Education is inseparable from economic development, President David Granger reminded at the Banks DIH Jubilee Republic Anniversary Education Celebration and Award Ceremony on Thursday. The ceremony was held at the Arthur Chung Conference Centre and saw the local beverage company handing over donations of $250,000 each to 15 public education institutions, many of them technical and vocational institutions. President Granger described the initiative as a celebration of Guyana’s statehood, public education and a private corporation’s demonstration of social good. The President related that celebrating education as part of the country’s Jubilee Republic anniversary is very apt as “education was a central feature of the republic’s pursuit of national development”. Read more here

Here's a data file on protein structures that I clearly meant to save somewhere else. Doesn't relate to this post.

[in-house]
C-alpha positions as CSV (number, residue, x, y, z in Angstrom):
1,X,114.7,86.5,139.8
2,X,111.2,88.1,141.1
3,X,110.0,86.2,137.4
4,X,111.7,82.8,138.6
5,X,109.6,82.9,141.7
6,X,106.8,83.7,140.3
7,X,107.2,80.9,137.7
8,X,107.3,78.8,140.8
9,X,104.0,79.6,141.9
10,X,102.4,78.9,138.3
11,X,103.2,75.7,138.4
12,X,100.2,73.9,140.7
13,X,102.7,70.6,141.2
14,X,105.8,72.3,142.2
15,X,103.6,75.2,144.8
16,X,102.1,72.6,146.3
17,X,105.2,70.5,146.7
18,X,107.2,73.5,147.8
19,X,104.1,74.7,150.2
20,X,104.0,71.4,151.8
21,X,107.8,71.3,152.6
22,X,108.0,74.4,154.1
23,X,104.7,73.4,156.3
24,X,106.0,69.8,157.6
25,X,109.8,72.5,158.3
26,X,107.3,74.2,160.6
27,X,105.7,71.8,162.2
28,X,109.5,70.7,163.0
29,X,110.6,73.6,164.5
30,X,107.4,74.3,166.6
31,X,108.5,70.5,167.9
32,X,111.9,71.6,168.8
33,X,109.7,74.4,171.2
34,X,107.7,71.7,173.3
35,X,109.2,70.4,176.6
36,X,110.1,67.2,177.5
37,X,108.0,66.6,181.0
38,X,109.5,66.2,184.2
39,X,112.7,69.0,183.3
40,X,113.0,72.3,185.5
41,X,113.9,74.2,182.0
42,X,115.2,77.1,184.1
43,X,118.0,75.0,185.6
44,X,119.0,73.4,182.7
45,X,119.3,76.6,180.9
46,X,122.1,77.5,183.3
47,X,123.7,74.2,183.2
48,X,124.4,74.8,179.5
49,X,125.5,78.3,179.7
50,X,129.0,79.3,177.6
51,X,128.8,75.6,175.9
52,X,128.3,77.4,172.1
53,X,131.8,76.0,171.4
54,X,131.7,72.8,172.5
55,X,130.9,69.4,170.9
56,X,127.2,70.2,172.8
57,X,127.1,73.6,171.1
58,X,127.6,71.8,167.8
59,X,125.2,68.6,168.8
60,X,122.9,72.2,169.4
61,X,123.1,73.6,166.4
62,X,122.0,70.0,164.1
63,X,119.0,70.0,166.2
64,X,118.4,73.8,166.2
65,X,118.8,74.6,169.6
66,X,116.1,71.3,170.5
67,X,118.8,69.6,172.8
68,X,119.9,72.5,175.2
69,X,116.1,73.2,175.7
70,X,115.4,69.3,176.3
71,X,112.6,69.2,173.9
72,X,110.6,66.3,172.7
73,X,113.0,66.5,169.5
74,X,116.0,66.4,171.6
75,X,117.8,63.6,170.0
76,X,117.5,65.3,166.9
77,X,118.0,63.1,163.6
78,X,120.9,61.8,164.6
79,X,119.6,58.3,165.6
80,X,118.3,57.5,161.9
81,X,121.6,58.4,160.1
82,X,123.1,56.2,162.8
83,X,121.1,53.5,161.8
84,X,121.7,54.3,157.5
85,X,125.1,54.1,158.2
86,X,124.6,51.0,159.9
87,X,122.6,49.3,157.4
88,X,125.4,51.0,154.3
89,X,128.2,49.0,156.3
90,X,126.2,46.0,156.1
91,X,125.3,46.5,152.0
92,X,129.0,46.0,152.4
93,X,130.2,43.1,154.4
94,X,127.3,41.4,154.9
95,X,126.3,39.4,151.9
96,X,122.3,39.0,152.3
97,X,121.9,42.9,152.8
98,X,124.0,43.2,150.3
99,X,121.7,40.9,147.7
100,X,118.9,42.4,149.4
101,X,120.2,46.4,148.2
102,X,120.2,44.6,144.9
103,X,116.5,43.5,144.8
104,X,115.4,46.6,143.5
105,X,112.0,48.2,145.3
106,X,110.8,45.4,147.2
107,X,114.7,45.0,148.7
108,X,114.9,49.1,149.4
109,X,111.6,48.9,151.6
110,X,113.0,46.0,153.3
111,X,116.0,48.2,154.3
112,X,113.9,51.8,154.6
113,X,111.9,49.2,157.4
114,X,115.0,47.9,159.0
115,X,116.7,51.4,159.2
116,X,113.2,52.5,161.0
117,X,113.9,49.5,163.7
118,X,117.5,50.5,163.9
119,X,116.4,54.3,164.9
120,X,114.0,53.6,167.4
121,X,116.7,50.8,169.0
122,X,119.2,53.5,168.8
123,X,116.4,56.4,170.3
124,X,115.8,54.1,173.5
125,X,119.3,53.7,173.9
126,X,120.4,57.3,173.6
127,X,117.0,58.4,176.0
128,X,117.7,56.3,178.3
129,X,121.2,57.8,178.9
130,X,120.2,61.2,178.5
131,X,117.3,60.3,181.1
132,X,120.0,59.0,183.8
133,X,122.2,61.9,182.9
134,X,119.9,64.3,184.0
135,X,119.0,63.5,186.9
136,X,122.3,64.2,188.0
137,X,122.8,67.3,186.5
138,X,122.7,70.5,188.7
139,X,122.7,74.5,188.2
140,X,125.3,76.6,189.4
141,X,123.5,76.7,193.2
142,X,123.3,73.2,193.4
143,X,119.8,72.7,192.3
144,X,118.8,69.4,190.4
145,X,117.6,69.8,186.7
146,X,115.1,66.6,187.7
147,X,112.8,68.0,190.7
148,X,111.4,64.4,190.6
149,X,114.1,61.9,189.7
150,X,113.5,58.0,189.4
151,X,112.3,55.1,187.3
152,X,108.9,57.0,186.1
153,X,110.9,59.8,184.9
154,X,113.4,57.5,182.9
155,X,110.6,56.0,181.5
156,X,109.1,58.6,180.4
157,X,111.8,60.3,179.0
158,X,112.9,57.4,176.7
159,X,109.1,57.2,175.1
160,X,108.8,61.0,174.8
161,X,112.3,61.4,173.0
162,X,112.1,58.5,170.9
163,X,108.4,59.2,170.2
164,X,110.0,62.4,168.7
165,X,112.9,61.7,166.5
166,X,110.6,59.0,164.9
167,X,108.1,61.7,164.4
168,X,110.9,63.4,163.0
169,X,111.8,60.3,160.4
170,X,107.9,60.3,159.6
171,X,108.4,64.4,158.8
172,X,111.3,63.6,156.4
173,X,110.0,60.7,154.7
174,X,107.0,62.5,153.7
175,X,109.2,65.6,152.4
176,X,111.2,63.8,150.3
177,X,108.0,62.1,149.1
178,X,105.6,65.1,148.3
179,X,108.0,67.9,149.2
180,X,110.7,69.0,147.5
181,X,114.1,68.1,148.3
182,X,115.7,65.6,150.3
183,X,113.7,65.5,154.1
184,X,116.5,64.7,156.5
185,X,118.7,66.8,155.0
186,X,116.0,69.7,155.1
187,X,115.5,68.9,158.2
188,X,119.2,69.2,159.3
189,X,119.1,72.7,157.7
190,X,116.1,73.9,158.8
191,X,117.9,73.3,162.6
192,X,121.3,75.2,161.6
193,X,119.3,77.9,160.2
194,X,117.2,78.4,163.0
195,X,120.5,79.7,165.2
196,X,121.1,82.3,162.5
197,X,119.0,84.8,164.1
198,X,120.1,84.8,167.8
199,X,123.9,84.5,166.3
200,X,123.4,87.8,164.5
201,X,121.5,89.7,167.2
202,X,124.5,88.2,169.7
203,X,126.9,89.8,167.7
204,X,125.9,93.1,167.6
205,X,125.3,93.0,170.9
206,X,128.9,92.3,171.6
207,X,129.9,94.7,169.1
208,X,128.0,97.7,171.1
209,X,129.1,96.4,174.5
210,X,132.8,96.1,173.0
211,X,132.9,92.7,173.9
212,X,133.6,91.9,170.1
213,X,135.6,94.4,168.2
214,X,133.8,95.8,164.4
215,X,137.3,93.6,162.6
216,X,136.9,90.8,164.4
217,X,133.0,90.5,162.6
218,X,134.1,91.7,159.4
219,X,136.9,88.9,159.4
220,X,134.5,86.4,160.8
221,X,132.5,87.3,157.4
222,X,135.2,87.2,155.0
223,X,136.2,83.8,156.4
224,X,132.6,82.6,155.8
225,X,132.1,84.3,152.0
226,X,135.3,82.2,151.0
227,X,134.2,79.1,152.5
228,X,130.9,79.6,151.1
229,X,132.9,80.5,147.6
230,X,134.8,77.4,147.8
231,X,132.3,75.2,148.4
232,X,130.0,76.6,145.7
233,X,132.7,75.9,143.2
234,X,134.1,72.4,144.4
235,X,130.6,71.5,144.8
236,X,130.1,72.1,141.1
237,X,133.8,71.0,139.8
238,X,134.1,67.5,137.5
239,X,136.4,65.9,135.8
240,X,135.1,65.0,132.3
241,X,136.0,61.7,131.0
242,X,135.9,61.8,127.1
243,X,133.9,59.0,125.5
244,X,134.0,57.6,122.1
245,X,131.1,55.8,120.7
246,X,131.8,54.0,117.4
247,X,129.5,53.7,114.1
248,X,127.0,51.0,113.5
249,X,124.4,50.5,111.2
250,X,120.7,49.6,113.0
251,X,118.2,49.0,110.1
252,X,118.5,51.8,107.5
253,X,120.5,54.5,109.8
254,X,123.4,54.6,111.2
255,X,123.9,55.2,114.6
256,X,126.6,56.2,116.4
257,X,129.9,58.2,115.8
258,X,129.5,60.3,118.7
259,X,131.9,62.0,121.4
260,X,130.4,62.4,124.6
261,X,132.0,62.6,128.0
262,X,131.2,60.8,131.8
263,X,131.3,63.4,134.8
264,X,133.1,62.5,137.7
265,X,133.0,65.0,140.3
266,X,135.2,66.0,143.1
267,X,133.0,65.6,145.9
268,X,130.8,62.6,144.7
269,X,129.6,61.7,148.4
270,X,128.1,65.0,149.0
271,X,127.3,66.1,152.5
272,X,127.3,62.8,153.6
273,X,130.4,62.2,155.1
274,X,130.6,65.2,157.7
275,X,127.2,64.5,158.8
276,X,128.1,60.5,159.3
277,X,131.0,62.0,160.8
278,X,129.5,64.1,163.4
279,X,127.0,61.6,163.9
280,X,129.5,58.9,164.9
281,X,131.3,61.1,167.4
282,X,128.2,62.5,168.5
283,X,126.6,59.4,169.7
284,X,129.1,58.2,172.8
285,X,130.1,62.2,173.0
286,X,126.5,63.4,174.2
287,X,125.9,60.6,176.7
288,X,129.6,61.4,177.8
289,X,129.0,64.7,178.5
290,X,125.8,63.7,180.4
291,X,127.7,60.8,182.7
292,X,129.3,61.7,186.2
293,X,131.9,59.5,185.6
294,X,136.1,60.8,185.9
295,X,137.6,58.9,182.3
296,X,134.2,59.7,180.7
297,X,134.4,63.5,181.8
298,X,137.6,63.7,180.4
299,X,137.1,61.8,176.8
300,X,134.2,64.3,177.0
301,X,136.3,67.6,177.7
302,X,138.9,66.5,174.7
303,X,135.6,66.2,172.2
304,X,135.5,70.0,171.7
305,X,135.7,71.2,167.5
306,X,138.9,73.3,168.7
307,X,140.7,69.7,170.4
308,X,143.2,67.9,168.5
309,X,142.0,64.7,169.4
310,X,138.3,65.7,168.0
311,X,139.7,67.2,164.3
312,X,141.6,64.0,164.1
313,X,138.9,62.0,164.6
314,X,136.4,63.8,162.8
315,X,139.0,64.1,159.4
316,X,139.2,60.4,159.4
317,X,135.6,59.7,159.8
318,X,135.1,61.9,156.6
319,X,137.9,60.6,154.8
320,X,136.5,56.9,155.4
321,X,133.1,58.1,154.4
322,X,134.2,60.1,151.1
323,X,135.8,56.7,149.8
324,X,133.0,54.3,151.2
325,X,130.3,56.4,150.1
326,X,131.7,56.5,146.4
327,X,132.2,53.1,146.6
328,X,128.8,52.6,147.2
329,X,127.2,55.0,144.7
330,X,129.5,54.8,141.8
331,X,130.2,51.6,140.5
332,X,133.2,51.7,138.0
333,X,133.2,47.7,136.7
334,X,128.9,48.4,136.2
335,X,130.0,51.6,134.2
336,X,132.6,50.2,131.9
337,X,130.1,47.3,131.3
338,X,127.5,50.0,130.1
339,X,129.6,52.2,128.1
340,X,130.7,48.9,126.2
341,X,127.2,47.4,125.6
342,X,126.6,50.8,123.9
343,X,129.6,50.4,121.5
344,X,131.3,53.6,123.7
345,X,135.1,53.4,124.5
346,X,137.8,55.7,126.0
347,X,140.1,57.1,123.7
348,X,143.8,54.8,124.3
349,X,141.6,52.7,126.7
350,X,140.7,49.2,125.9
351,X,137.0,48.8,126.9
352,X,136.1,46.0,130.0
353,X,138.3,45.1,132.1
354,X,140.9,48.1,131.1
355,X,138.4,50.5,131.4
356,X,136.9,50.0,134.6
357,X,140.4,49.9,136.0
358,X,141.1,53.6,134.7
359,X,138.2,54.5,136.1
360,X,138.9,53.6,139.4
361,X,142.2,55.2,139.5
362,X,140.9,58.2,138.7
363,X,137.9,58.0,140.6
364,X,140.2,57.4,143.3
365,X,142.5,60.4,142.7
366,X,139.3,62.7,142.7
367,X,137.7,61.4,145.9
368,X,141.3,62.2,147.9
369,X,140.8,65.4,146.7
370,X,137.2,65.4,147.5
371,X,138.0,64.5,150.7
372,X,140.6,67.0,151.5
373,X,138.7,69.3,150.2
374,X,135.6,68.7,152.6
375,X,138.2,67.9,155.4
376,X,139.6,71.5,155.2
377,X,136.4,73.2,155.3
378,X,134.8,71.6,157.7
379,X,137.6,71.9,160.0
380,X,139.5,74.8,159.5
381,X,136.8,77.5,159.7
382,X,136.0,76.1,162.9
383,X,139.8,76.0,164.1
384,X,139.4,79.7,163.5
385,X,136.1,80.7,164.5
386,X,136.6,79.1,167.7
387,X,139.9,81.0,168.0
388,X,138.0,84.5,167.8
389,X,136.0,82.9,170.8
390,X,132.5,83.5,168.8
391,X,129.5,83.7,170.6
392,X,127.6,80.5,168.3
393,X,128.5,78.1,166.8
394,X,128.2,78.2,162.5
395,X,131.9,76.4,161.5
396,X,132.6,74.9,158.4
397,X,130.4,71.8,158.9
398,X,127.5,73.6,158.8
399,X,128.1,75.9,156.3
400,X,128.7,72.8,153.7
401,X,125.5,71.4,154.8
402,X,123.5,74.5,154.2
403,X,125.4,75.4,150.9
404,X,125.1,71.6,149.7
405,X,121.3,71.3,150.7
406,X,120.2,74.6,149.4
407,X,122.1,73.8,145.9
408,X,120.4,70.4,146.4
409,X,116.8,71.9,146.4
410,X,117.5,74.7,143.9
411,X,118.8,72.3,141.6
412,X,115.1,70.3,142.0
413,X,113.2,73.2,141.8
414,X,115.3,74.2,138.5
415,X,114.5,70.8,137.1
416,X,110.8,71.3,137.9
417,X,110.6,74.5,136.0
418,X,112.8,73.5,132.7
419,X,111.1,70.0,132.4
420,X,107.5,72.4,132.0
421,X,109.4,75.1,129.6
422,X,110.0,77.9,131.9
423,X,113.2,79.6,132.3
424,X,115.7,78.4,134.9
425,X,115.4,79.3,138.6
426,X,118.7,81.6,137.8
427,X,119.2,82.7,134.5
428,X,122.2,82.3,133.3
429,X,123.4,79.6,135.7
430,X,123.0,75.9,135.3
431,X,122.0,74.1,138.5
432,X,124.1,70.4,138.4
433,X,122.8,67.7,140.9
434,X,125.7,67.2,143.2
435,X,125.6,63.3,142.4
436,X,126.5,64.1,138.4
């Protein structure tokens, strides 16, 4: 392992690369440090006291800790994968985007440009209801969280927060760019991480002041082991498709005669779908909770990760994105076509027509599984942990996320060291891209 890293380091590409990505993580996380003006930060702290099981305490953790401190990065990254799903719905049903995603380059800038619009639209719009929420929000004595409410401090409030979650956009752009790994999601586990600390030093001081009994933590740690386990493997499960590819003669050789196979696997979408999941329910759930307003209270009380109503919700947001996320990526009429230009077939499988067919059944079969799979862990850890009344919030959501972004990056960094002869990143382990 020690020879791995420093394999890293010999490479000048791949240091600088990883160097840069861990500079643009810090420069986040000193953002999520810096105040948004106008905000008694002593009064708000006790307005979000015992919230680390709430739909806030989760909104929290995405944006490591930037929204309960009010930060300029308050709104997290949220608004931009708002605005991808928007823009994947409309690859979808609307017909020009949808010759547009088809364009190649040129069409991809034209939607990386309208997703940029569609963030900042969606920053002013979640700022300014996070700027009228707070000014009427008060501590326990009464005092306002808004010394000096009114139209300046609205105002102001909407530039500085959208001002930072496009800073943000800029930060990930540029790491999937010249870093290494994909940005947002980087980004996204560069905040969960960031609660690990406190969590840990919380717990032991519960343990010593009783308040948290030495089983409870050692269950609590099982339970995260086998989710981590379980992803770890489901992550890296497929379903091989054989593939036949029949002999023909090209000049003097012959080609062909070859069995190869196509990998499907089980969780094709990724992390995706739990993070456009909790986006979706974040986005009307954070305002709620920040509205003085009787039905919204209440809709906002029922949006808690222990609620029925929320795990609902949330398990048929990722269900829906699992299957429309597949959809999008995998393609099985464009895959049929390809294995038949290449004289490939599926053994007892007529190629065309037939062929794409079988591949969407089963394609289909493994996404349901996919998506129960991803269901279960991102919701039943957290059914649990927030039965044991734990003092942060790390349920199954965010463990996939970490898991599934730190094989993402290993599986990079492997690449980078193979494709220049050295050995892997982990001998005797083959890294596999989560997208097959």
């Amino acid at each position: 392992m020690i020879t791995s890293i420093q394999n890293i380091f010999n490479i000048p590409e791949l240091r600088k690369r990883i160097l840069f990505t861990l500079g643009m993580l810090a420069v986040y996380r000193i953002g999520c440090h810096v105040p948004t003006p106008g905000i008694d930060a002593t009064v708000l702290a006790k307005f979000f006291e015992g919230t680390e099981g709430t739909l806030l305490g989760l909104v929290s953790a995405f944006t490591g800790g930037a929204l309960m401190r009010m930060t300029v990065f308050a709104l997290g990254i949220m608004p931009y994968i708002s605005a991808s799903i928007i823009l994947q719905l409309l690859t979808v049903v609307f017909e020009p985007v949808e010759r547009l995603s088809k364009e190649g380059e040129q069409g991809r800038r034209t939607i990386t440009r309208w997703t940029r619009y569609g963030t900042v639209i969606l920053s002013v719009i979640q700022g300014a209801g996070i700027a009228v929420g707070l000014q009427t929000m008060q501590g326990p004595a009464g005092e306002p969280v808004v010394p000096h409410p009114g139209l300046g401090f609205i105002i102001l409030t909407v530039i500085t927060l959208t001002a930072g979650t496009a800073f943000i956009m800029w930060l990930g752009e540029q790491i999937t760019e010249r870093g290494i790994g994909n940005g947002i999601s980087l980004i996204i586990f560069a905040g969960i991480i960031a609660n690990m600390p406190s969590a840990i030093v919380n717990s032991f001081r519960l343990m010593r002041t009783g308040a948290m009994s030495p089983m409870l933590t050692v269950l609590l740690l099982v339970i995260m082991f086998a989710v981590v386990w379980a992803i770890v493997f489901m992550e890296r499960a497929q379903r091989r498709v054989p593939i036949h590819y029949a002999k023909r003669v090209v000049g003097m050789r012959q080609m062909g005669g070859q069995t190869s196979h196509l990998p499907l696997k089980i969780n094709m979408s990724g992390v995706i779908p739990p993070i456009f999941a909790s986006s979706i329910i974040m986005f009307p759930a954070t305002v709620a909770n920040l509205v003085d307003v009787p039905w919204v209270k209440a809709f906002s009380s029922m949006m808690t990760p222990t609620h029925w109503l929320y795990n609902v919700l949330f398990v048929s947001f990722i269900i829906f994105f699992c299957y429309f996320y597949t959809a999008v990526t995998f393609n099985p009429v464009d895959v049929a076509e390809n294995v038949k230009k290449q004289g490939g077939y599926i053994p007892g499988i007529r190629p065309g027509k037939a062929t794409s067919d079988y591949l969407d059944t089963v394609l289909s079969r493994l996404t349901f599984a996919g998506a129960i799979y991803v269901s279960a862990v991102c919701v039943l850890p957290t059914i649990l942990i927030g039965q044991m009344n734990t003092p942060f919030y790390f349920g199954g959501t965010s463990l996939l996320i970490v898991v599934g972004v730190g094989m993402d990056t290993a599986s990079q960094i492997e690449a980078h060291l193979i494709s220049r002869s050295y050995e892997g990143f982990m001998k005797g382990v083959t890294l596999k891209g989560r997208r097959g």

Over 1,700 frontline medics infected with coronavirus in China presenting new crisis for the government

Ning Zhu, a nurse in Wuhan, the central Chinese city at the heart of a deadly coronavirus outbreak, is restless. Instead of helping on the frontlines, she has been under self-quarantine at home for weeks, after a chest scan on January 26 revealed that she had a suspected case of the novel Coronavirus. Zhu was told to wait for a nucleic acid test that would provide the final verdict, but it never came. "Right now, it's really a problem. Our hospital already has more than 100 people who are quarantined at home," she told CNN over the phone. An additional 30 medical workers have been confirmed to have the virus, she said. "If the tests are fine, we can go back to work. I actually don't have any symptoms, there's just a slight problem with my CT scan, it seems there's a bit of infection," she said. Read more here